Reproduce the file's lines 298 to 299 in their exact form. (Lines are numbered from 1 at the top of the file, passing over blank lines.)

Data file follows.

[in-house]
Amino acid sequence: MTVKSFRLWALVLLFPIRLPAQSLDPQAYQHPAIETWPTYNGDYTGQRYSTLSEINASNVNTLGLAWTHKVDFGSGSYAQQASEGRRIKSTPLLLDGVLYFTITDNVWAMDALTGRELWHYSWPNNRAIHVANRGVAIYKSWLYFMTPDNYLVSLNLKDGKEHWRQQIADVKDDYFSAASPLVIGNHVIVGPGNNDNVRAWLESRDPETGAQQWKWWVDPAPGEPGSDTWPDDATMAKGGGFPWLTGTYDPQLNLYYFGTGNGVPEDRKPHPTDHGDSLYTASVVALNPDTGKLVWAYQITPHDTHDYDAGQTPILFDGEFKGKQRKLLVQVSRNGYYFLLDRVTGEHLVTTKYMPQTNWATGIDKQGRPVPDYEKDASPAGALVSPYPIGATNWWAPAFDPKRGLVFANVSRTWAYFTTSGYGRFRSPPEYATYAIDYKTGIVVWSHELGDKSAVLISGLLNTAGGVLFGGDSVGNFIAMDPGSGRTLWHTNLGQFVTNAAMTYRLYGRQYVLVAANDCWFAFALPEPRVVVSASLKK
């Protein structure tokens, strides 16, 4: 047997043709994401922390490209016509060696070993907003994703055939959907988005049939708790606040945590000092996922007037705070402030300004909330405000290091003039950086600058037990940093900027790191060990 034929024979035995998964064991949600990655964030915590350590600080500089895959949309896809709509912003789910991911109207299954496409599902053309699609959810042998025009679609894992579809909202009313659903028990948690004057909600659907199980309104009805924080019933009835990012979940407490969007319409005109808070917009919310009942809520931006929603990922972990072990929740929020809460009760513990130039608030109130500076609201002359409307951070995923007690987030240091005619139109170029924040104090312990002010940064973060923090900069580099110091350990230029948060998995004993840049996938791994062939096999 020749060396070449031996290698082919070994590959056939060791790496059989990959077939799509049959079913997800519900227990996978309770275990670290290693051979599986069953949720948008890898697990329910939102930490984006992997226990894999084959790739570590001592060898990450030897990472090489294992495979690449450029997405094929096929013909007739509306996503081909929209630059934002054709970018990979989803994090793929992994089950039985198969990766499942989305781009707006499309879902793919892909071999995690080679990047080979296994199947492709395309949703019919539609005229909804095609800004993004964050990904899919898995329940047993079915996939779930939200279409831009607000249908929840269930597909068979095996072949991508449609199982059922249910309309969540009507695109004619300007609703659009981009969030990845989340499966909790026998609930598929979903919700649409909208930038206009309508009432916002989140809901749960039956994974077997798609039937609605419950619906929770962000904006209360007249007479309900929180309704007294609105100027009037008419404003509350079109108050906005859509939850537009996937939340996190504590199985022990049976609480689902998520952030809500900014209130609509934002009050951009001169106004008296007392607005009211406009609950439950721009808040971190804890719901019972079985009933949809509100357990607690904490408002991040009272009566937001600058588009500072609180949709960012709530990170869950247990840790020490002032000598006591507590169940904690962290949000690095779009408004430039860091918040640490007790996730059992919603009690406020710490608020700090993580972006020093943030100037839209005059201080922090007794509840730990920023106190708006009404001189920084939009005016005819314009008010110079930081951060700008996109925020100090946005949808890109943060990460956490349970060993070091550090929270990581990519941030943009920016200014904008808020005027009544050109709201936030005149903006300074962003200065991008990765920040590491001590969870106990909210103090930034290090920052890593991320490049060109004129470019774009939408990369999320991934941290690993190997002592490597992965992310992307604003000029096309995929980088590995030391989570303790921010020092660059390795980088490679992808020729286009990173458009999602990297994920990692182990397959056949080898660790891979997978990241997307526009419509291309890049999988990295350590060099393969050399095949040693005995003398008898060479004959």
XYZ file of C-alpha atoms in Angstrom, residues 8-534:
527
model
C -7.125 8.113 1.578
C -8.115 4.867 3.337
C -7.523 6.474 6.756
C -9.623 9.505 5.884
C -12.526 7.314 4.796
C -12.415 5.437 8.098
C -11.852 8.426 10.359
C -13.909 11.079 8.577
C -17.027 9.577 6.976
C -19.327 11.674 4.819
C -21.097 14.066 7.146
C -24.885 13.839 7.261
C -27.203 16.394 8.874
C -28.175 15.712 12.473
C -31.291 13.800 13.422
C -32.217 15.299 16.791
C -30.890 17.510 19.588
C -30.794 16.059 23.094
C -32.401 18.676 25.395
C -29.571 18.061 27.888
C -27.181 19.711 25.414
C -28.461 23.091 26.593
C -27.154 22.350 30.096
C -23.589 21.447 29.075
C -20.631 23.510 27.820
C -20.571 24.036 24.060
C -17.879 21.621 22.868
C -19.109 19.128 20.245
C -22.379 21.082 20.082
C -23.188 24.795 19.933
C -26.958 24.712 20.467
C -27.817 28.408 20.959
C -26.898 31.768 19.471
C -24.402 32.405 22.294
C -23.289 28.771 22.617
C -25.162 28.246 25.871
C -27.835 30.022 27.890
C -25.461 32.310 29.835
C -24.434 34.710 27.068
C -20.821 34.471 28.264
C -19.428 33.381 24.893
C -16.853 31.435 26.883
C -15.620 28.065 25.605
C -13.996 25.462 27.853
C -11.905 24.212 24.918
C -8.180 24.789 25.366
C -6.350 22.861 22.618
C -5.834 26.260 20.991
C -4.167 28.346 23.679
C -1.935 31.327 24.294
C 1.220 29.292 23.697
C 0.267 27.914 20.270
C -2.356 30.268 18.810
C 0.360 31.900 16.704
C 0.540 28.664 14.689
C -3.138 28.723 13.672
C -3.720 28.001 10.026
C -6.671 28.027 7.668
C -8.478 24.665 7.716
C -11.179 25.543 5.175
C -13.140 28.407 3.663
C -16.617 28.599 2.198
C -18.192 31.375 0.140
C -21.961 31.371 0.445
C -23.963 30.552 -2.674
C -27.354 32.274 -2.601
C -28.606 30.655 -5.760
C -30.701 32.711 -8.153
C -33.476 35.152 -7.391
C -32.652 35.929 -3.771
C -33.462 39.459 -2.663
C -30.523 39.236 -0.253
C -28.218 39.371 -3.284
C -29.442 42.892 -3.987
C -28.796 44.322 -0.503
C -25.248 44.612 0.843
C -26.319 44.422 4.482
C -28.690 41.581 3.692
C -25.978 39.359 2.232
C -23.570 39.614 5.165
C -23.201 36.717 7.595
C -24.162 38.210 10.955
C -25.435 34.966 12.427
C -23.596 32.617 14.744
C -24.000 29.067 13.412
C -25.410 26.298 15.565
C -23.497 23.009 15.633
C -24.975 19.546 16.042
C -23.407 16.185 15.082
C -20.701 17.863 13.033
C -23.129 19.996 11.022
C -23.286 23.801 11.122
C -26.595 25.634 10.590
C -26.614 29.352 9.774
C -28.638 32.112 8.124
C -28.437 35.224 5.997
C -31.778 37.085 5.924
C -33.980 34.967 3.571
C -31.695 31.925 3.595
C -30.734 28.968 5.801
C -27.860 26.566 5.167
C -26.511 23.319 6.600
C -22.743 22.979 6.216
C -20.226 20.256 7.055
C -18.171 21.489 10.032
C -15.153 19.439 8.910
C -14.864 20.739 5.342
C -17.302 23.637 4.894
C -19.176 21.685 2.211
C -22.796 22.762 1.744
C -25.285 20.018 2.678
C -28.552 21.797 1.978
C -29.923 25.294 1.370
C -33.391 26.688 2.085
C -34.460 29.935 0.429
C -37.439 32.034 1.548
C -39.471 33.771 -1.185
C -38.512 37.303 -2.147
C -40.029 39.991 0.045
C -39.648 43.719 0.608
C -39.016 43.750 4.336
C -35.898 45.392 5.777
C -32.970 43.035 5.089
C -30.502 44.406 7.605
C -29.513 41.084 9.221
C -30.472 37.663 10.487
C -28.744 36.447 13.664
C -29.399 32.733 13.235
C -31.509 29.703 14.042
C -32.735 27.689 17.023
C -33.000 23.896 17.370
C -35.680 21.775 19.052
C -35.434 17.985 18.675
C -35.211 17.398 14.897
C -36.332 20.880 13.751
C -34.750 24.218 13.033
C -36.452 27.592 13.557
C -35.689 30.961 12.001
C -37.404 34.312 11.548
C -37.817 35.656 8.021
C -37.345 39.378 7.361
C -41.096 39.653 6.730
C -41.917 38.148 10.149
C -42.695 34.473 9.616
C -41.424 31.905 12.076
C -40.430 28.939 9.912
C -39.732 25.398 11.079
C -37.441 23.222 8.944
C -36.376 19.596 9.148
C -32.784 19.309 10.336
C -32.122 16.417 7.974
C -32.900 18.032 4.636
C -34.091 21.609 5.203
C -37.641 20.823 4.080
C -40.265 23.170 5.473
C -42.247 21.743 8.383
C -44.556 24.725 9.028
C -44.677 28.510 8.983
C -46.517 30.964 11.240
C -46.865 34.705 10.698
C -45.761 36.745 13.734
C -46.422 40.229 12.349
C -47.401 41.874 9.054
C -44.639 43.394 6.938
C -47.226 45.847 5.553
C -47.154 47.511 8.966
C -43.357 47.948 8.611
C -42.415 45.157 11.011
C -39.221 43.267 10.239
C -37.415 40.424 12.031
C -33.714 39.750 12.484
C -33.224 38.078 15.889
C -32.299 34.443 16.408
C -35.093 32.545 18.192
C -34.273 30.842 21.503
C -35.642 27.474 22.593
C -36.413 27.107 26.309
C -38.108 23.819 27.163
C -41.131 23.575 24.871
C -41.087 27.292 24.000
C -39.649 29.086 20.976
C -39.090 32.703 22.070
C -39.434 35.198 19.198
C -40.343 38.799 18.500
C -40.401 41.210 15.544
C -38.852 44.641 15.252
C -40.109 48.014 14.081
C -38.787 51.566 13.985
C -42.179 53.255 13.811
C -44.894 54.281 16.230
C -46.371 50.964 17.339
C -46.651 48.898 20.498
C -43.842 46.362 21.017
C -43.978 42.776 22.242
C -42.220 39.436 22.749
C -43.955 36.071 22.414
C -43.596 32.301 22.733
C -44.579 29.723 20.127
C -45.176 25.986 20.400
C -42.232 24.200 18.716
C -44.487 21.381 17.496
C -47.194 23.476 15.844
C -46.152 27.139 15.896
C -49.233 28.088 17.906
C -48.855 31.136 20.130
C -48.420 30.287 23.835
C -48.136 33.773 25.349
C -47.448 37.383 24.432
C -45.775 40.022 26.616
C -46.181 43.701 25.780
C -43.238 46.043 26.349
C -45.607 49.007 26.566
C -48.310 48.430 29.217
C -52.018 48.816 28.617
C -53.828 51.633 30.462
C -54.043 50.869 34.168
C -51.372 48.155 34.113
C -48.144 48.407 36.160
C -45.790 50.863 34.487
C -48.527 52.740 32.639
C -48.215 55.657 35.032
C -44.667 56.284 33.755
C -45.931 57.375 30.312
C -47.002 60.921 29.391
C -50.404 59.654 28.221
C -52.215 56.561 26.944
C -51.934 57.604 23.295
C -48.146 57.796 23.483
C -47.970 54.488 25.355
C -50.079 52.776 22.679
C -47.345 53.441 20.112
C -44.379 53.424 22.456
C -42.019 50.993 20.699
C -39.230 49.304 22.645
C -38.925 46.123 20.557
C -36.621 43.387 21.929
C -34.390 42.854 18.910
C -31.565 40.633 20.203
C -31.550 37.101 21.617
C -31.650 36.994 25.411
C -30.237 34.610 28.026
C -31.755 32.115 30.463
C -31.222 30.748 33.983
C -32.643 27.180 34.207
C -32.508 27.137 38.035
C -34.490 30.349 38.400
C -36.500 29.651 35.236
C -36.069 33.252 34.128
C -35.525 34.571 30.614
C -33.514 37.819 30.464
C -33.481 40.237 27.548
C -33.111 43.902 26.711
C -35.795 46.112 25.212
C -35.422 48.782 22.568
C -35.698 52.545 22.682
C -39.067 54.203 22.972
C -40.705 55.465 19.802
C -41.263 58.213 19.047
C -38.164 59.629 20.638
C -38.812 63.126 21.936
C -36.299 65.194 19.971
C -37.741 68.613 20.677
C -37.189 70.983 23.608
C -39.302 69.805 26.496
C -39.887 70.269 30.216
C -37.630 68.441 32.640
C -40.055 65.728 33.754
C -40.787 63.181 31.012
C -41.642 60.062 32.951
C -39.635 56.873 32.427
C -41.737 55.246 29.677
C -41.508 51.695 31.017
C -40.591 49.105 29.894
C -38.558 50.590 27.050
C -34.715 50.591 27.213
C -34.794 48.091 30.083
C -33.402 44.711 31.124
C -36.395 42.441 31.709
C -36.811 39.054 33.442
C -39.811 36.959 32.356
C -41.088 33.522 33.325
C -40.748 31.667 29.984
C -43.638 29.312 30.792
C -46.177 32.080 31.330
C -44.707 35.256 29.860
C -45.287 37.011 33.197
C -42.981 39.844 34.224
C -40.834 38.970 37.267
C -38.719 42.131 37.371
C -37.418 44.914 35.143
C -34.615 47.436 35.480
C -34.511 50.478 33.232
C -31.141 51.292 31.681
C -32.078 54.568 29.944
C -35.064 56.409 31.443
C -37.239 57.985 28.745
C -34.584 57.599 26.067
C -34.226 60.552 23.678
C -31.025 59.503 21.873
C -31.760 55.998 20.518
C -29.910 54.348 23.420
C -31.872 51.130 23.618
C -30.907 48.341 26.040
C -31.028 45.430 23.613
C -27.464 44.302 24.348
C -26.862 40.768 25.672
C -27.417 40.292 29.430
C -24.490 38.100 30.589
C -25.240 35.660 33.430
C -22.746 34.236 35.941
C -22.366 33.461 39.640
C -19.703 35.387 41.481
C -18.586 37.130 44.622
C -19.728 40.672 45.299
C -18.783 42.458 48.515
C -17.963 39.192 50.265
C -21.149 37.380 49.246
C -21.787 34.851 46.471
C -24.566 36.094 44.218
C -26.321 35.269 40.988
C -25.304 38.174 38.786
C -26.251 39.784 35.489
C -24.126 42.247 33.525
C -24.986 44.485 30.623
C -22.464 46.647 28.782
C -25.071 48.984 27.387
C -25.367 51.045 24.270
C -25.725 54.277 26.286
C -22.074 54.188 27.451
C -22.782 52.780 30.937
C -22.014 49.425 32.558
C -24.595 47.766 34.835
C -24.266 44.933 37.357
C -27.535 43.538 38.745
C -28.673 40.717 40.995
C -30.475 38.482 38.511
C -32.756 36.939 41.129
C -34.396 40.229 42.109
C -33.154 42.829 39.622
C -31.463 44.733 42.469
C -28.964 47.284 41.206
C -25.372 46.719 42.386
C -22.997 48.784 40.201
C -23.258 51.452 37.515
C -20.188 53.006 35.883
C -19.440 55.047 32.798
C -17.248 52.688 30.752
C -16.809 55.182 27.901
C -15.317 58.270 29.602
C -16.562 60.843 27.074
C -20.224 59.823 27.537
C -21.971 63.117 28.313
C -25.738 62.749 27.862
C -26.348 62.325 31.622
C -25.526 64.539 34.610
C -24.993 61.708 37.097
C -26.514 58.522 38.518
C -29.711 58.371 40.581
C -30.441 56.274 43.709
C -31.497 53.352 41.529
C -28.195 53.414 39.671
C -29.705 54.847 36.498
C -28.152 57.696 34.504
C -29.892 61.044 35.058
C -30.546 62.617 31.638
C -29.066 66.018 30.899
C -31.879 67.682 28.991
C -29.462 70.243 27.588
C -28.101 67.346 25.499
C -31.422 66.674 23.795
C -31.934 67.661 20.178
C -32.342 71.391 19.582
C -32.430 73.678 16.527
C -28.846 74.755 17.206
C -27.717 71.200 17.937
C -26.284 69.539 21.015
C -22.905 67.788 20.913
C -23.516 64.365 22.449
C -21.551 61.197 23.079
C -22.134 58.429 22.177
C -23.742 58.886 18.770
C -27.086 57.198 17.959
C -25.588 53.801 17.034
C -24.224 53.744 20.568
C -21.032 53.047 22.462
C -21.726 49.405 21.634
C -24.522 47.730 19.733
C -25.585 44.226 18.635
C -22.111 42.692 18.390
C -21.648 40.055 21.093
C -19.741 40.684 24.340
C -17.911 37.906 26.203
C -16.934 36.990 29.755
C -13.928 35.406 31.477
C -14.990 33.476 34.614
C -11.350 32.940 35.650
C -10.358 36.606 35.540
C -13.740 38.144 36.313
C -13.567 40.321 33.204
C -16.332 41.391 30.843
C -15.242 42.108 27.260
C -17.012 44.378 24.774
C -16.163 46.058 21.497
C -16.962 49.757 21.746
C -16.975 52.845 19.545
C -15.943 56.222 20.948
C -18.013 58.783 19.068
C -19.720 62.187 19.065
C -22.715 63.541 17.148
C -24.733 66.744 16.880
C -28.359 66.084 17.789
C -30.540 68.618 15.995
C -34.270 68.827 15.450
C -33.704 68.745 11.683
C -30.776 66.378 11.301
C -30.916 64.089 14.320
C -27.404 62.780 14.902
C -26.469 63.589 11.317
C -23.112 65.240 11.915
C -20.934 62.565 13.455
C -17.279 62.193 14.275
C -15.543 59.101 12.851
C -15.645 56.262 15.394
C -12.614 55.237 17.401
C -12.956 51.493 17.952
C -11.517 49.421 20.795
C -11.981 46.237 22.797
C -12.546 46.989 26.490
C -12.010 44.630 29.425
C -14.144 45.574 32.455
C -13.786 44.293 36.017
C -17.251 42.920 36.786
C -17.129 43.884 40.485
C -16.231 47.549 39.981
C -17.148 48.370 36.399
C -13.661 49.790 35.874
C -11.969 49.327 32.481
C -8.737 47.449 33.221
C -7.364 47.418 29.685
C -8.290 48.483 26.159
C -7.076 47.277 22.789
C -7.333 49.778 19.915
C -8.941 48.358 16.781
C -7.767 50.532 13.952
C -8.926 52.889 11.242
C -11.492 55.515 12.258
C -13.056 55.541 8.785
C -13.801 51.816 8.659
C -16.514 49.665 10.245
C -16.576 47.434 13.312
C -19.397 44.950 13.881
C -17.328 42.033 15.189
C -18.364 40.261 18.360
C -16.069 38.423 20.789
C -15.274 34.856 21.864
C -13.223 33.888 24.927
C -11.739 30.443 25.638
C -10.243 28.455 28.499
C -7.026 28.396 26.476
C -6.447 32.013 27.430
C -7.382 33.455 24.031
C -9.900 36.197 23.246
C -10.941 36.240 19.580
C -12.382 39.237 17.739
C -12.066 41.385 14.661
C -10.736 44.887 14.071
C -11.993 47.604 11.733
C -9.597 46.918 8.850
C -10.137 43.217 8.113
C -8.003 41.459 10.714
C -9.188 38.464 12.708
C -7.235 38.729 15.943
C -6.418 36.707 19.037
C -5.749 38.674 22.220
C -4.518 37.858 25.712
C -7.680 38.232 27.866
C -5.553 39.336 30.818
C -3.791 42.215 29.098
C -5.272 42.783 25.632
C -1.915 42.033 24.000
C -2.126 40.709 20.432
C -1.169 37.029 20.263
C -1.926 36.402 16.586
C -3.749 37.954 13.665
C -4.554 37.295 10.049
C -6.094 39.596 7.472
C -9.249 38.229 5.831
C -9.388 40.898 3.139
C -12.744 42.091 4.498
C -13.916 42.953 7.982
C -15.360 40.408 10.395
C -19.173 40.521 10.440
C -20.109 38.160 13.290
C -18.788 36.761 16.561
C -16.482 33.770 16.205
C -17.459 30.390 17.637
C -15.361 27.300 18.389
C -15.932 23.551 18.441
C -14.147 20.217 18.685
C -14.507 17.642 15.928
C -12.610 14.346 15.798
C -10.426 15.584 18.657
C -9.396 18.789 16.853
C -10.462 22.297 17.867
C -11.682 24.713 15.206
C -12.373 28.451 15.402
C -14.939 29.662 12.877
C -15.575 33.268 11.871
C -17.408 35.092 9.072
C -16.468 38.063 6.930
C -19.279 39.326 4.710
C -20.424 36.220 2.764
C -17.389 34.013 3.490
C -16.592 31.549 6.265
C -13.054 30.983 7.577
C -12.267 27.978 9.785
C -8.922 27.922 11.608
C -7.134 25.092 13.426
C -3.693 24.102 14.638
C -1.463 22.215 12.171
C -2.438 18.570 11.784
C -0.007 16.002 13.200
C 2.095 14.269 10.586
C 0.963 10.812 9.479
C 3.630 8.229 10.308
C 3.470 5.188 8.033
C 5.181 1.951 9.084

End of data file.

C -34.511 50.478 33.232
C -31.141 51.292 31.681